by chihowa (#46698463) Attached to: Windows 8.1 Update Released, With Improvements For Non-Touch Hardware

Windows gadgets were essentially borderless IE windows that ran in the local zone. This means they could CreateObject(...) ActiveX libraries via scripting that could do, well, anything to your system. The sandbox didn't matter at that point.

Well, that seems like a pretty easy thing to fix. Why ditch them entirely?

Comment: Re:Pseudo-science in the Survey! (Score 1) 470

by chihowa (#46683889) Attached to: It's Time To Bring Pseudoscience Into the Science Classroom

Good call on the de Broglie wavelength correction. I had misremembered it and if I'd given it a little more thought, it would have seemed obviously wrong.

It does serve to highlight how you're stating this incorrectly, though. The wavefunction doesn't represent the "size" of a particle in any meaningful way. If anything, psi squared describes the probability of finding a particle at a particular location. Analogously, if I describe your location as somewhere within the 1200 block of Broad St, it doesn't make sense to interpret that statement as saying you are actually the size of a city block. The QM wave description of matter has nothing to do with size (in any distinct and meaningful sense) and everything to do with location.

Quantum mechanics describes particle interactions in terms of waves, but it is not a statement that the wave-particle duality doesn't exist. Any actual interaction between particles requires decoherence and a collapse of the wavefunction to a more classical-like particle.

Comment: Re:Pseudo-science in the Survey! (Score 2) 470

by chihowa (#46670845) Attached to: It's Time To Bring Pseudoscience Into the Science Classroom

What you're describing here are pedantic objections, though, of which there will always be some to any question that isn't qualified to absurdity.

For your example, the rest mass of an electron is smaller than the mass of any atom, so the wavefunction of any electron will be smaller than that of any atom at the same velocity (de Broglie wavelength) and in the same environment (the "state" you describe is a function of being part of an atom, it doesn't apply to free electrons). Or simply, since an electron is a component of an atom, any constituent electron will be smaller than the atom it inhabits.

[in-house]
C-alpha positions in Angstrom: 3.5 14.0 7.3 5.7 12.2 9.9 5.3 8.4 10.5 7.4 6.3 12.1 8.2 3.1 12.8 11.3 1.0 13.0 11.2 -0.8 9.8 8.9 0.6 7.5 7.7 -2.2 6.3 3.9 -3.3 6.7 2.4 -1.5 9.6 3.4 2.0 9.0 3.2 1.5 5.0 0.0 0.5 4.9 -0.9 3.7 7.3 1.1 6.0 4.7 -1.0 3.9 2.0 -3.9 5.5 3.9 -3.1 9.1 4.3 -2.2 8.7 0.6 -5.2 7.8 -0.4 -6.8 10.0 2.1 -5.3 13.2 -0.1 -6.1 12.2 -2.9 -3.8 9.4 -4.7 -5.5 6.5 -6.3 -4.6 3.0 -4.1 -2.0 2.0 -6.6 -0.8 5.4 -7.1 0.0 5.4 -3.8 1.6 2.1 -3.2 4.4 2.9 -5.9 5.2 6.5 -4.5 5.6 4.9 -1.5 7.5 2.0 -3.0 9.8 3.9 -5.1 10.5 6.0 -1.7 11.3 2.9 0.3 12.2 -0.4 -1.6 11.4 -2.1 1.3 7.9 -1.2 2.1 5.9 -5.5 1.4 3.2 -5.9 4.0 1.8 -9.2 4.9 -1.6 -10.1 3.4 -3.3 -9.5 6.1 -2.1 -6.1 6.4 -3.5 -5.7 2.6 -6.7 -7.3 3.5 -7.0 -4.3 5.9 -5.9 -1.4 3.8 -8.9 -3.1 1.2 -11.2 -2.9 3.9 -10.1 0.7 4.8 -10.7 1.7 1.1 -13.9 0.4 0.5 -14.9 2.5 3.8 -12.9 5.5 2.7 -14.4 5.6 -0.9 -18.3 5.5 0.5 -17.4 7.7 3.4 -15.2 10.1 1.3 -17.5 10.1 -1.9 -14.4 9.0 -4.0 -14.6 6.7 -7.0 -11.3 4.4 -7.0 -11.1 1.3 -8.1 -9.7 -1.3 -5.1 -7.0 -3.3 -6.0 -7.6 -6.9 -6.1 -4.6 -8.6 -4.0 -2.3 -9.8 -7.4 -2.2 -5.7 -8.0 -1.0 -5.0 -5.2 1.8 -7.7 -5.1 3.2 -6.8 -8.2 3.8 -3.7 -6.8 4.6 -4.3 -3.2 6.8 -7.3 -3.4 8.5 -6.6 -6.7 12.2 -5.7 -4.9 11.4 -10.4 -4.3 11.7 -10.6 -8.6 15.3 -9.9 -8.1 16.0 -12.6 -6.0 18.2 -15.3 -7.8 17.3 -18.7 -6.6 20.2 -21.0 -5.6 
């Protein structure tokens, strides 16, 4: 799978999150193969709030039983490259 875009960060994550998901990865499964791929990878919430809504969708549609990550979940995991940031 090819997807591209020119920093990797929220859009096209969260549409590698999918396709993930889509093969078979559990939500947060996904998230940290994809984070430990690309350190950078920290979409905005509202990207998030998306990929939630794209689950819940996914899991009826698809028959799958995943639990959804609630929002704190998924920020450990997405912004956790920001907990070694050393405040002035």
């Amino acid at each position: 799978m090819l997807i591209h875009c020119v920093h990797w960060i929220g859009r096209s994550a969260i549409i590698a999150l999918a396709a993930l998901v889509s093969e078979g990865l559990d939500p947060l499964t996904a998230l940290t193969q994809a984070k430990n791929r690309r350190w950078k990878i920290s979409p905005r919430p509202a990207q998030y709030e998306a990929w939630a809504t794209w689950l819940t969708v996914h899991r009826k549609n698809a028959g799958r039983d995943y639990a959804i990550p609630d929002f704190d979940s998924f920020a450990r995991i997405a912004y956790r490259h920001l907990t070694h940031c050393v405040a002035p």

If you contrive a complex and unreasonable enough scenario, you can change the answer to most any question (e.g., is an electron smaller than the Earth). For most exams, reasonable assumptions are expected unless otherwise stated: at standard temperature and pressure, in the ground state, etc.

The correct answer to the question is that, yes, an electron is smaller than an atom.

Comment: Re:They talk very big (Score 1) 62

Modern magnetometers in phones are pretty robust. After calibration, the one in my phone works fine right next to a 500 MHz NMR (~12 T [for reference the earth's magnetic field is around 50 uT]). The magnetic locks won't be moving around much, so the field it sees from them will be pretty static.

Comment: Re:Here's a thought (Score 1) 303

by chihowa (#46653367) Attached to: Ad Tracking: Is Anything Being Done?

In that same line of thinking, I'm surprised that advertising to children (specifically, as in ads designed for children) is legal.

It's hard to think of a team of trained psychologists, armed with extensive market research and determined to manipulate minors for their own profit, as anything but despicably evil.

Administration: An ingenious abstraction in politics, designed to receive the kicks and cuffs due to the premier or president. -- Ambrose Bierce